• How will you use this information?
  • What are the systems you will need?

9.     Adaptive Leadership and Change Management

  • How can you create innovative space for others and for yourself?
  • What skills do you need to develop for your own personal mastery given your role?
  • What are techniques for managing change so that key stakeholders can provide feedback and mid-course corrections can be made quickly?

Personally, I like the way the rating scale would work. It really honors the expertise that is developed through implementation. I’d always be a 1 because I analyze and synthesize what is being learned…but I have never applied the knowledge and skills. That’s the way I think it should be.

Print Friendly, PDF & Email
share this post:Tweet about this on Twitter
Share on Facebook
Email this to someone


  1. Comment by Jim Goodell 7:02 pm, June 3, 2013


    This a a great start to a framework for meet an important need. One approach to making this work may be to work backward from proven competency-based teaching and learning models and successful implementations of those models. We can discover from each successful implementation the essential roles, what people in those roles know and do, and what ‘habits of practice’ within each role made the implementation work.

    The roles, and competencies required, may differ for different implementation models so the badges may need to be for a specific role within a specific model, or category of models, e.g. “Expert Khan Academy Coach” or “Experienced Flex-Blend Expectations Manager”. Best practices for the work that needs to be done by education professionals will also vary based on the tools chosen, such as online learning experience and assessment applications, dashboards, and analytical tools.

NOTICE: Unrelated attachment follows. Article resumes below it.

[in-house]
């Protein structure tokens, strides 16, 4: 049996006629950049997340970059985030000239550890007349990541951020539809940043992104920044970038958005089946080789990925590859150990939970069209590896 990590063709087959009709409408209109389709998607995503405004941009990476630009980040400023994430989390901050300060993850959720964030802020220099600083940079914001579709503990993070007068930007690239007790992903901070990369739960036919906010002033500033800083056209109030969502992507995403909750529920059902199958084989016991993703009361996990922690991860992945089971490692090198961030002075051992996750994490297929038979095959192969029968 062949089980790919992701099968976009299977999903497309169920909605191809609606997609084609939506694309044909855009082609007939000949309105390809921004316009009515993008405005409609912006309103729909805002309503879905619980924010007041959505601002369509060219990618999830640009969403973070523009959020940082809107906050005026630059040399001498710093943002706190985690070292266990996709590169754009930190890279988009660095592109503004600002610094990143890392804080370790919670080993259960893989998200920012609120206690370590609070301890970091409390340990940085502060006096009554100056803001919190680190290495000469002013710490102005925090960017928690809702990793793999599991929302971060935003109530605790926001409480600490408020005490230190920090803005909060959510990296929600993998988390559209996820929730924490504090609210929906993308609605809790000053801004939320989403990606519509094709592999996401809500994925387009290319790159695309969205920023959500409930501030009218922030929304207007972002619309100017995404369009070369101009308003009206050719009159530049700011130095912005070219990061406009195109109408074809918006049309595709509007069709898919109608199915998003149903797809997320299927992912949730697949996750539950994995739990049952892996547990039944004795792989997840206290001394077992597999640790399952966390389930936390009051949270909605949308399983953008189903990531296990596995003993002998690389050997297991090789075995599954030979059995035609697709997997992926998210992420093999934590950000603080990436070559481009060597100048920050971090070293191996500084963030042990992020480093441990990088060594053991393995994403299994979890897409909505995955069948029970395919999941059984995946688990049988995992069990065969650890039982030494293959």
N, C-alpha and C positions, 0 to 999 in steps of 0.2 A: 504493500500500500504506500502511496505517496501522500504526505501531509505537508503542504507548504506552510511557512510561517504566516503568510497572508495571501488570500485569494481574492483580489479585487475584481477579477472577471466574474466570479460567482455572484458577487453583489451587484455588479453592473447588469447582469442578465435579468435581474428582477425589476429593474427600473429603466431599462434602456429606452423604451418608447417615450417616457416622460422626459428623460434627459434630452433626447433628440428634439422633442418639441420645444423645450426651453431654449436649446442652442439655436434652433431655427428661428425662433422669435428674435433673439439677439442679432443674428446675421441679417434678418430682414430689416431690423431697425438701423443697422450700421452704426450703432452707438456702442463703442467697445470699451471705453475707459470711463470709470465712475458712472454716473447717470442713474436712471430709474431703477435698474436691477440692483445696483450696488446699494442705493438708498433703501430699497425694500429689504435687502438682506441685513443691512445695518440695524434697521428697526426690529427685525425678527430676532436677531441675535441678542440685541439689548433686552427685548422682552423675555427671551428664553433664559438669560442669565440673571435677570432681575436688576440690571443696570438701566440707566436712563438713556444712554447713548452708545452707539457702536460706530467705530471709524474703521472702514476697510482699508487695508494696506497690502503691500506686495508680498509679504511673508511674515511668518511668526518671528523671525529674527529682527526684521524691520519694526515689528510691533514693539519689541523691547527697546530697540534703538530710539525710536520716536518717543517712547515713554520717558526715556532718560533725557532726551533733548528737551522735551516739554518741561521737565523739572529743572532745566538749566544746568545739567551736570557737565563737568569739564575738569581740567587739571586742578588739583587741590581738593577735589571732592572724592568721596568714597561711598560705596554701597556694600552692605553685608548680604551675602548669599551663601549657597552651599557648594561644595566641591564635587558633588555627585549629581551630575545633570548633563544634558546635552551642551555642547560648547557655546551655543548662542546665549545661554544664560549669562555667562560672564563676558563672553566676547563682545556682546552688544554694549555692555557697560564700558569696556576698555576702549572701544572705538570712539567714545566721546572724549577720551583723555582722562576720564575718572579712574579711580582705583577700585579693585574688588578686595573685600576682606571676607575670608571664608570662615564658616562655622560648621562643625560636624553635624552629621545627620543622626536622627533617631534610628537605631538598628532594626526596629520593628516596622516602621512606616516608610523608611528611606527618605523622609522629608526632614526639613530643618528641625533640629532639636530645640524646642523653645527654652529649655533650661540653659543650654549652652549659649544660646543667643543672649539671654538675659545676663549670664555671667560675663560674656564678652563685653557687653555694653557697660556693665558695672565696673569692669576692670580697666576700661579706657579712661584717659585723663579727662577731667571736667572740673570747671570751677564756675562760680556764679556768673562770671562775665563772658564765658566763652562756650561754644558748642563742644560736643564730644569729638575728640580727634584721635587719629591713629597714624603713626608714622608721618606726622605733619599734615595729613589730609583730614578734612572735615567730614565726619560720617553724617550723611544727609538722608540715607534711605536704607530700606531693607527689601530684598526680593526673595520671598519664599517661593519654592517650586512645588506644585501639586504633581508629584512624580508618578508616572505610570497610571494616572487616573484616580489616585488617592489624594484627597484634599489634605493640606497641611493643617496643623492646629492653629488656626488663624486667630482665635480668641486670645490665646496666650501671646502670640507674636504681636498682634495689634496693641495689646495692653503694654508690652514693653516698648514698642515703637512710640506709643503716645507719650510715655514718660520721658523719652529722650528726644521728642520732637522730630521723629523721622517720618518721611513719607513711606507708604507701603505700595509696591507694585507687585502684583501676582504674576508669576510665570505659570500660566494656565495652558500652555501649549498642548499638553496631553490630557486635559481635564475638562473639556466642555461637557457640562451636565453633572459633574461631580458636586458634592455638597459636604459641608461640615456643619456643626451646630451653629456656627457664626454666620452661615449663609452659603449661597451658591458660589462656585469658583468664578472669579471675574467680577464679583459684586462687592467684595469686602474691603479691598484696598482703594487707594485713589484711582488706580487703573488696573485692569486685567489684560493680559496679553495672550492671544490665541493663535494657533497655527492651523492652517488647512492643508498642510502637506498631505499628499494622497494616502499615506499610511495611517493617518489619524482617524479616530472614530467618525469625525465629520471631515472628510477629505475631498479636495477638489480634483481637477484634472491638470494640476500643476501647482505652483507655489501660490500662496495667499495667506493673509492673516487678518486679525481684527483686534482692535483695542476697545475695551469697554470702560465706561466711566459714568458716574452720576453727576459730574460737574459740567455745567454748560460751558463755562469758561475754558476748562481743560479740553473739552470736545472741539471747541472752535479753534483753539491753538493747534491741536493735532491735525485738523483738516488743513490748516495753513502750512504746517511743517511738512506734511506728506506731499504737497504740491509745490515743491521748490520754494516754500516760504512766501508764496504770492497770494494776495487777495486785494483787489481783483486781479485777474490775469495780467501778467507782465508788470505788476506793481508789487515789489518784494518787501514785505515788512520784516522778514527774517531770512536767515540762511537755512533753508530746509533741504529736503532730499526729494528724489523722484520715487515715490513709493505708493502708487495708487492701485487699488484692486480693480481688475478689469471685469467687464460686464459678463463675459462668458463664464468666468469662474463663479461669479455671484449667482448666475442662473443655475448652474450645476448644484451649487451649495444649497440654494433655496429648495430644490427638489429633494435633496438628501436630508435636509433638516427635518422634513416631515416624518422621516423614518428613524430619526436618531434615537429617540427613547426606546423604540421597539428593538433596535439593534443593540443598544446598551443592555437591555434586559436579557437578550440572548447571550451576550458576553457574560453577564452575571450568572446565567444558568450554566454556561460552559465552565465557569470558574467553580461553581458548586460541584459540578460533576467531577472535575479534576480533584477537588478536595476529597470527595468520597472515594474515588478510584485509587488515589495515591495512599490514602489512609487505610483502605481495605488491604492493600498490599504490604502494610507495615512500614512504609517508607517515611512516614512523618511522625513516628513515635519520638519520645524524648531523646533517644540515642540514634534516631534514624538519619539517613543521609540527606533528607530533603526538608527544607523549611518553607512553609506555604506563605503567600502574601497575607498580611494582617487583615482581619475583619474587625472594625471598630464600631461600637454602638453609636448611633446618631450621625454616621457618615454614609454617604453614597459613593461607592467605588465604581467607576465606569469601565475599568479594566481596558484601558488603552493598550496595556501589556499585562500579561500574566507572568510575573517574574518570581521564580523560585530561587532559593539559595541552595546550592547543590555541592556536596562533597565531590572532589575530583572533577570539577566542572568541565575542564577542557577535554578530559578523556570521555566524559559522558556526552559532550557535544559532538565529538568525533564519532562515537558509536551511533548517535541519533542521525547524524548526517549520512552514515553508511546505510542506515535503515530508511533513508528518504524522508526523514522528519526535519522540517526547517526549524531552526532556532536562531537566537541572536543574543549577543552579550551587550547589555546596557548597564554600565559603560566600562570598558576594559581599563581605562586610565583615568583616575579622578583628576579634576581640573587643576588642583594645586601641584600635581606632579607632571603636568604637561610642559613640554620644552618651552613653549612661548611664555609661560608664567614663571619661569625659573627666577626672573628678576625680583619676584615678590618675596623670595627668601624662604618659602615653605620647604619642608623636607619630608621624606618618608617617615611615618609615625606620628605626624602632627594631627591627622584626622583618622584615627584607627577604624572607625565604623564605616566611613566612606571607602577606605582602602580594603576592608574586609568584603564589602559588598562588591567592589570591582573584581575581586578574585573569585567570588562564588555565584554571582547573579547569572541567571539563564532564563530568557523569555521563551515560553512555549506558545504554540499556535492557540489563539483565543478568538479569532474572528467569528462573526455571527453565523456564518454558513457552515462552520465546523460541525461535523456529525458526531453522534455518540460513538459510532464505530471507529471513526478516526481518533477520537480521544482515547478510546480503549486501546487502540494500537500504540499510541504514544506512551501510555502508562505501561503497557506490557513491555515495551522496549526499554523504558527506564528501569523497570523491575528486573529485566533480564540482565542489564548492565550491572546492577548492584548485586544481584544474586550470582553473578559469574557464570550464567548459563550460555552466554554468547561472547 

The competency-based learning process has some common work elements such as mapping individual learning objectives, developing learning activities, delivering learning activities, experiencing learning activities, progress tracking/mapping, assessing progress, make advance-upon-mastery decisions, remedial feedback, recommendations, and exception handling. And there are common supporting processes that have to do with the initial transition to and management of a competency-based learning organization. However, the work done may be distributed differently for different implementations. We can think of distributing the work to brick-and-mortar educators, online educators, learners, information systems, and other people/organizations. Another approach is think about emerging model-specific roles such as “Expectations Manager”.

    Maybe a good place to start is to classify roles according to the work elements of competency-based-learning processes, e.g. “Advance-Upon-Mastery Decision Maker”, rather than traditional job categories. The badges would correspond to the set of competencies needed to do the work within that role, e.g. “What does the Advance-Upon-Mastery Decision Maker need to know, know how, and do effectively?”

    (This kind of organization would support models that assign most of the roles to one teacher for a given learner, and those that distribute the work across a team of specialists supporting each learner.)


  2. Comment by Chris Sturgis 2:36 pm, June 5, 2013

    Thanks Jim — These are really good points. I had totally forgotten about the likelihood of seeing differentiated educator roles in larger schools or across districts (small schools may not be able to do that to the same degree).

    I’ve had several conversations recently about the value of separating out the “validator” — the person that manages the summative assessments to ensure students are proficient. This could also be someone that manages the performance-based assessments.

    At times I think we can guess how new staffing models might look and at other times I think we are at the edge of dramatic decentralization of education — and that things might look very different in five years.

  3. Comment by Chris Sturgis 5:37 pm, June 11, 2013

    HI all — Just found out that Lindsay Unfied School District has already started down this path. They have a Total Leaders Rubric that can be used to invest in leadership development and a shared vision.

RSS feed for comments on this post. TrackBack URL

Leave a comment

WordPress SEO fine-tune by Meta SEO Pack from Poradnik Webmastera